One needs only to see headlines dominated by pension topics to gain an understanding of their importance.
One of the more recent issues that has been tackled by both the Supreme Court and Parliament is in relation to the workplace pension schemes. There are two categories that a work pension scheme may fall into and identifying the right category can lead to different liabilities on the employer. It therefore comes as no surprise that a clear definition is needed, so as to prohibit companies escaping liability for an individual’s loss in pension.
Defined benefit scheme (DBS): This scheme creates a pension based on the individual’s salary and service, by taking into account the employee's final salary or career average earnings. The employers are responsible for making up any difference in the event of a deficit.
Defined contribution schemes (DCS): This scheme can be created through a variety of methods such as money purchase schemes or group personal pension plans but it essentially means that both employers and employees invest a certain amount of money. Upon retirement this investment is used to buy an annuity, this acts as the employees pension. The amount received from such a scheme is dependent on the amount contributed as well as how successful the investment was.
One of the main advantages for employers to select the DCS as opposed to the DBS is that if there is a deficit between the amount expected and the amount received they are not liable to make up the balance. This has led to some recent high profile cases in which employers have attempted to escape liability by classifying its pension scheme as a DCS.
One of the first cases occurred in 2005 (KPMG v Axon). In this case a pension deficit occurred and KPMG sought to escape liability by claiming the pension scheme was a DCS. The court, after assessing the pension scheme, rejected this argument and in doing so explained the legal definition of a DCS. The court stated that in order for a pension to be seen as a DCS the benefit of the pension must only be calculated by reference to contributions made (these being contributions by either the employer or employee). If the link between the contributions paid and the pension payable was broken, the pension scheme was a DBS. KPMG were obliged to make good the pension scheme's deficit. Good for the members of the pension scheme, not so good for KPMG.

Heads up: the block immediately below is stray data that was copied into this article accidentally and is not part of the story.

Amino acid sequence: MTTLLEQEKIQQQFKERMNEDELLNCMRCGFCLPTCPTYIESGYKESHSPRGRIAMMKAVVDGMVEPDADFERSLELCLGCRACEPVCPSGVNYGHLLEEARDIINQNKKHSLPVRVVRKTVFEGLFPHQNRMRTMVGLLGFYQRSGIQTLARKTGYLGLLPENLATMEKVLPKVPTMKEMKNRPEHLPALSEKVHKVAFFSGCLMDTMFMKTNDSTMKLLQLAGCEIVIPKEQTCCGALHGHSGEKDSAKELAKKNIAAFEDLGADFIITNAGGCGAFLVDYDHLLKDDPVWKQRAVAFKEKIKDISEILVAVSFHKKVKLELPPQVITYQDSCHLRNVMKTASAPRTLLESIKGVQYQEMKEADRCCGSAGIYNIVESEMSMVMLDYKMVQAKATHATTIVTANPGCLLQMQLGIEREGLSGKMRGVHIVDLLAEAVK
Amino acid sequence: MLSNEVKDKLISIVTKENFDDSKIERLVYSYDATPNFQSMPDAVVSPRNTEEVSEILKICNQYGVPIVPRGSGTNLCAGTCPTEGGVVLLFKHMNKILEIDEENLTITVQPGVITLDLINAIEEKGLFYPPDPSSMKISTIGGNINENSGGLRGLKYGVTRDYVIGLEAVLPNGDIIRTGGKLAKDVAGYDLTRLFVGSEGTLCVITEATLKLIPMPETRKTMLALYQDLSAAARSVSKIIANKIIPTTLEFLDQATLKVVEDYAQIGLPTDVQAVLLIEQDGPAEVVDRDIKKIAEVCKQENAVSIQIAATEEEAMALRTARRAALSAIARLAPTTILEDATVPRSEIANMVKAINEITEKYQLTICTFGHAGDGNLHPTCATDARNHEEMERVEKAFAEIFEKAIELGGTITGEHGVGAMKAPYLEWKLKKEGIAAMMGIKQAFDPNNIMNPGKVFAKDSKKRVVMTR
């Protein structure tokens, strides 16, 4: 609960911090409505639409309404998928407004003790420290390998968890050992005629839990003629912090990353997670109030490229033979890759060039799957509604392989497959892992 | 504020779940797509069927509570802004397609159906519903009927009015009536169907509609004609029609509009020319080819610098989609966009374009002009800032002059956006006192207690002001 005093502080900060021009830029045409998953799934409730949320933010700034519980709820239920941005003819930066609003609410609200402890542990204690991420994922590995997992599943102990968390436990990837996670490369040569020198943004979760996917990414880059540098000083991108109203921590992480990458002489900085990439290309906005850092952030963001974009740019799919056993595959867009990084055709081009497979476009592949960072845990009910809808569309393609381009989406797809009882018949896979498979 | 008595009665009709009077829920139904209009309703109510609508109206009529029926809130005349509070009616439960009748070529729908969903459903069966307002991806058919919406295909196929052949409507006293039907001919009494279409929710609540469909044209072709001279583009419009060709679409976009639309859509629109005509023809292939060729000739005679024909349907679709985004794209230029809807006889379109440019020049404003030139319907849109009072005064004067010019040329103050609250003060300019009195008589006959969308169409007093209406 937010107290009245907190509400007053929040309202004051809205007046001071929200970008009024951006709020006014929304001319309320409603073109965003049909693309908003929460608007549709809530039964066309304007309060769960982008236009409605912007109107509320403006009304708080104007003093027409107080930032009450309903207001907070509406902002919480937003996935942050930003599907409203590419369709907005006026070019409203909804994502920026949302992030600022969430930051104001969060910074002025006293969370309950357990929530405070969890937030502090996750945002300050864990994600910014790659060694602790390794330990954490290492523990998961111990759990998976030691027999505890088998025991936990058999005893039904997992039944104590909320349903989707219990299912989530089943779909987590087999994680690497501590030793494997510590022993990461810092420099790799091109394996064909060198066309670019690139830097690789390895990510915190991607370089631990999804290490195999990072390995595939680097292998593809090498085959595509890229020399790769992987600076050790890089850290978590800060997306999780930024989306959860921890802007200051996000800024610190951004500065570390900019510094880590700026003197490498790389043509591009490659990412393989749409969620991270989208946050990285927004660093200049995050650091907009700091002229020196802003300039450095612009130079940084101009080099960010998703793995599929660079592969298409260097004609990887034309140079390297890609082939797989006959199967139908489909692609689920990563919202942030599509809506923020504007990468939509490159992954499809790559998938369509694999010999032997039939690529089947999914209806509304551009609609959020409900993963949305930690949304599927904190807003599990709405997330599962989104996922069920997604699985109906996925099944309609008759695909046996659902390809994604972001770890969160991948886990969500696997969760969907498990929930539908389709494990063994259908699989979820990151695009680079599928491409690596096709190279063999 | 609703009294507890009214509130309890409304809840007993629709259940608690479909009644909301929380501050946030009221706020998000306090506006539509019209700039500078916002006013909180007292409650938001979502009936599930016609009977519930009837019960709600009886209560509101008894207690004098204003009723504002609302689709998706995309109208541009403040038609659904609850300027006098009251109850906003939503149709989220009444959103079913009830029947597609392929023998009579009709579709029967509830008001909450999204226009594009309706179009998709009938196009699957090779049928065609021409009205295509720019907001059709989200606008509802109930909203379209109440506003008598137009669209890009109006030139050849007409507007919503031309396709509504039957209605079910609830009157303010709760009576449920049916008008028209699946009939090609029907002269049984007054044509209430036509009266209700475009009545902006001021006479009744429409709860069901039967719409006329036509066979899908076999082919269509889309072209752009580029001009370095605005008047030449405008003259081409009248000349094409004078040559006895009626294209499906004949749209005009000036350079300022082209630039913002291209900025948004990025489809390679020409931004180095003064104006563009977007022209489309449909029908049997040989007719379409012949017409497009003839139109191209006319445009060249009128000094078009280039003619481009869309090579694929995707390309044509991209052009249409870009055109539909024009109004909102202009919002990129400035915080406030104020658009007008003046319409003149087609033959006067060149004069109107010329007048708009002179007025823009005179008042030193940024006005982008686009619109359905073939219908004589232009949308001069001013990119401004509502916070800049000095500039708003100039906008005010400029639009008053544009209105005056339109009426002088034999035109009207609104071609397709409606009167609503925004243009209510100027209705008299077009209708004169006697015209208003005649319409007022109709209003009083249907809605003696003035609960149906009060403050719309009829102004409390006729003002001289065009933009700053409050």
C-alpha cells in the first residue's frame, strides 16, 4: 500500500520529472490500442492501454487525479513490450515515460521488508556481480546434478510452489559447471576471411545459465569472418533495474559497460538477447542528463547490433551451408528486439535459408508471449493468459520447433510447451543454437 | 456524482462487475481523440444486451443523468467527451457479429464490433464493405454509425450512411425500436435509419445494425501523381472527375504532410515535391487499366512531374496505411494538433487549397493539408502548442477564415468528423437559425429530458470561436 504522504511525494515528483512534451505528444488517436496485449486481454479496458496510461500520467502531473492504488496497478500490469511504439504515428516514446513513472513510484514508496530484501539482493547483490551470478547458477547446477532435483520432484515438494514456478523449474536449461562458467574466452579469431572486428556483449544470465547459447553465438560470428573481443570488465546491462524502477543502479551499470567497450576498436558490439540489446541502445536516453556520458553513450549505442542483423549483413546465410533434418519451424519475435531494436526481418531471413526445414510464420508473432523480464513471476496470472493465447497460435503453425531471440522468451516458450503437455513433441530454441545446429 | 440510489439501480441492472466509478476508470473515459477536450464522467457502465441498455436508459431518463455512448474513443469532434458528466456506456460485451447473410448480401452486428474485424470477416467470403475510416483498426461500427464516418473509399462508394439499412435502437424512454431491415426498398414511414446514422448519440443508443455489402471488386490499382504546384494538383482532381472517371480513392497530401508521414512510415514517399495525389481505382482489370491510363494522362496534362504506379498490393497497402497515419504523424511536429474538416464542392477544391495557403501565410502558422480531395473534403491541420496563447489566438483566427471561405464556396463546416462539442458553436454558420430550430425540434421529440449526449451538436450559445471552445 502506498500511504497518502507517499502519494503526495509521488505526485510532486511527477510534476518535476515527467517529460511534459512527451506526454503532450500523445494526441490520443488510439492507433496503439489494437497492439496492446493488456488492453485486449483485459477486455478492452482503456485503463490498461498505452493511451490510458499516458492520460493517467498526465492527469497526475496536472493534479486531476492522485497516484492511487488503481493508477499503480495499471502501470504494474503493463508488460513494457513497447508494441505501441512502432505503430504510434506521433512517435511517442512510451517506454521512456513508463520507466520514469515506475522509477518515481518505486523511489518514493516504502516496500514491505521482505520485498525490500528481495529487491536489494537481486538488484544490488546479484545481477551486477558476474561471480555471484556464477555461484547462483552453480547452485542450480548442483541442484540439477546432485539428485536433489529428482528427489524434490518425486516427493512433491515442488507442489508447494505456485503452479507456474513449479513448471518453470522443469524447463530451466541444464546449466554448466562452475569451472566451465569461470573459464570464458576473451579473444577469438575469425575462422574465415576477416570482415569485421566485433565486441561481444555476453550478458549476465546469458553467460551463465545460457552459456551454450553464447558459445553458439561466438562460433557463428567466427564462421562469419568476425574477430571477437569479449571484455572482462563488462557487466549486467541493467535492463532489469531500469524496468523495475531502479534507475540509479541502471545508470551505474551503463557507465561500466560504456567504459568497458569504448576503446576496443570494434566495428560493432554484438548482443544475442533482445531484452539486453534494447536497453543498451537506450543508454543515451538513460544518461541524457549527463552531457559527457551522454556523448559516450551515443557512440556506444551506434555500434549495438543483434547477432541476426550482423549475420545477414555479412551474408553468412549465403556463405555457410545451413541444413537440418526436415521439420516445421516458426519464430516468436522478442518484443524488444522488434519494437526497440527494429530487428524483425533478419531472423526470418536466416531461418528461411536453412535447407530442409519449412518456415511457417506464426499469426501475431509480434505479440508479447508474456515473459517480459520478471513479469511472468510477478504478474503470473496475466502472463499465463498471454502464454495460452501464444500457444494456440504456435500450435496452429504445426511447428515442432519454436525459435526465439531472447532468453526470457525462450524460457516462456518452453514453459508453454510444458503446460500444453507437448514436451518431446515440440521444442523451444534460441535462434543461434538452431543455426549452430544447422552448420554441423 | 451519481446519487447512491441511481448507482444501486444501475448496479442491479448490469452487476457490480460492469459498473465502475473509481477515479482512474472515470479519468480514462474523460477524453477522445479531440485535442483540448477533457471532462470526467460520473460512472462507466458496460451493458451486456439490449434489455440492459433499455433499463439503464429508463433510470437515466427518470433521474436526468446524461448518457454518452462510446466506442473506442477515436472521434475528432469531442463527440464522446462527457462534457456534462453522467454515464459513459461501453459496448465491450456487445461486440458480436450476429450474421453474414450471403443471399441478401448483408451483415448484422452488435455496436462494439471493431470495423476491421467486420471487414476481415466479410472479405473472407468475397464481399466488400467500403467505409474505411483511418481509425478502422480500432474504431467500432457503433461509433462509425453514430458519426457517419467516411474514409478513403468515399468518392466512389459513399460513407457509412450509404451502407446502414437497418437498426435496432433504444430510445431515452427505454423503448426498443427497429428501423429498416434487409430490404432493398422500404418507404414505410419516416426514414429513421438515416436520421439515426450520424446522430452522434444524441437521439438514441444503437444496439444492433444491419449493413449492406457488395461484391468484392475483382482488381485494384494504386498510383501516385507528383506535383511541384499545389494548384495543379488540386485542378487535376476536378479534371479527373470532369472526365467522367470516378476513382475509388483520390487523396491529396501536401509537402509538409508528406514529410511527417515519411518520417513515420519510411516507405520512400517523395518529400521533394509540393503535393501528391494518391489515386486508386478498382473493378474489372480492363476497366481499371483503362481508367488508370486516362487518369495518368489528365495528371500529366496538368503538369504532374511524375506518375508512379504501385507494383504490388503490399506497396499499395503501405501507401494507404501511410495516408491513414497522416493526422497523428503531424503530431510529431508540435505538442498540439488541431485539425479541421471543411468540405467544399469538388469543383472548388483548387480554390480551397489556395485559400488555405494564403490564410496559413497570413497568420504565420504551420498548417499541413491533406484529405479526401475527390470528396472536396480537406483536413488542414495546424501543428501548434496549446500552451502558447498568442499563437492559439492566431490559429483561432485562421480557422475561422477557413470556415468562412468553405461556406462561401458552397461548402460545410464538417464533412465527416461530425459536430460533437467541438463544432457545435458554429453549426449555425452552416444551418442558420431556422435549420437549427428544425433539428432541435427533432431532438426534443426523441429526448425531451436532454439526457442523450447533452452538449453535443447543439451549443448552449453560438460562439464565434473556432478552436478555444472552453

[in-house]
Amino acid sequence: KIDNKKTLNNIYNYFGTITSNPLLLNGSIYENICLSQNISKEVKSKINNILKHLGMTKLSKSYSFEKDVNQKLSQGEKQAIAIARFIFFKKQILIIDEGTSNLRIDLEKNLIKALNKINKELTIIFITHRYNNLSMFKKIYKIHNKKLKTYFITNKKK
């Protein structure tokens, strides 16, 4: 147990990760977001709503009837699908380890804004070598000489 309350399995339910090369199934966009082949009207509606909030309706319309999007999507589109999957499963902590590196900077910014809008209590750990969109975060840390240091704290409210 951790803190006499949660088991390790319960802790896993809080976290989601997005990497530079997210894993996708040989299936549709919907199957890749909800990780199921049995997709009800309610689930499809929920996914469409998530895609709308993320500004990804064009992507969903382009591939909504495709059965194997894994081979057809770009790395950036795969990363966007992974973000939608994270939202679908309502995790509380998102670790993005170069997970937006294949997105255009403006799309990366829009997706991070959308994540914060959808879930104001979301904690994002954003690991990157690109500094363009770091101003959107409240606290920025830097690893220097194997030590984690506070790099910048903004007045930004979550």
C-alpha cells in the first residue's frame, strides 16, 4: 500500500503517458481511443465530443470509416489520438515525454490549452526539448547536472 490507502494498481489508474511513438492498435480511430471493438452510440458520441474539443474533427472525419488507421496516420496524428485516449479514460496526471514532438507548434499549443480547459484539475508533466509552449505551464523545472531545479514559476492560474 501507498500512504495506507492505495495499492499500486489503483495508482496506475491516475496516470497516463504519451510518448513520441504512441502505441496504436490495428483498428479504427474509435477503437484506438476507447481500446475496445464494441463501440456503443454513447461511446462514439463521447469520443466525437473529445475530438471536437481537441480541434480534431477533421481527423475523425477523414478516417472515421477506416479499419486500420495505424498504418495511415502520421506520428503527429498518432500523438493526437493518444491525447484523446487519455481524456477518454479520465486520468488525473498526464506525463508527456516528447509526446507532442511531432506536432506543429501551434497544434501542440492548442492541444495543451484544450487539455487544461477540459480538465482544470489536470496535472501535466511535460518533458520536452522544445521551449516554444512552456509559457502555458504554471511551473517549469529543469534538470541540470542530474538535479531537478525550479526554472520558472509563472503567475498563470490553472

However, in the case of Houldsworth and another v Bridge Trustees the Supreme Court seemed to depart from this view and stated that although KPMG was correctly decided a DCS could exist even if actuarial factors were taken into account to establish the payable pension. This resulted in the Court finding that the scheme in this case was a DCS and so the defendant Company was not liable for the deficit. Although this decision was welcomed by employers this was short lived as the Government expressed a concern that if a DCS could fall into deficit without an obligation on the employer to make up the deficit, members were potentially out of pocket without the ability to rely on the backup of the Pension Protection Fund.
The Government has therefore now issued retrospective (from at least the date of the Supreme Court ruling in the Houldsworth case) legislation "clarifying" that benefits cannot be regarded as money purchase benefits if it is possible for a funding deficit to arise in respect of any of those benefits. An amendment was made to the Pensions Act 2011 and the Supreme Court's decision was reversed.
This recent and rapid change by the Government is a welcome amendment to the courts ruling for employees and provides a much needs safety net for them. However, in turn such legislation has an adverse affect on employers who can find themselves being sucked into a regulatory nightmare of pension schemes.
For further information please contact Alexandra Dean of Gepp & Sons on 01245 228141 or email@example.com
This is not legal advice; it is intended to provide information of general interest about current legal issues.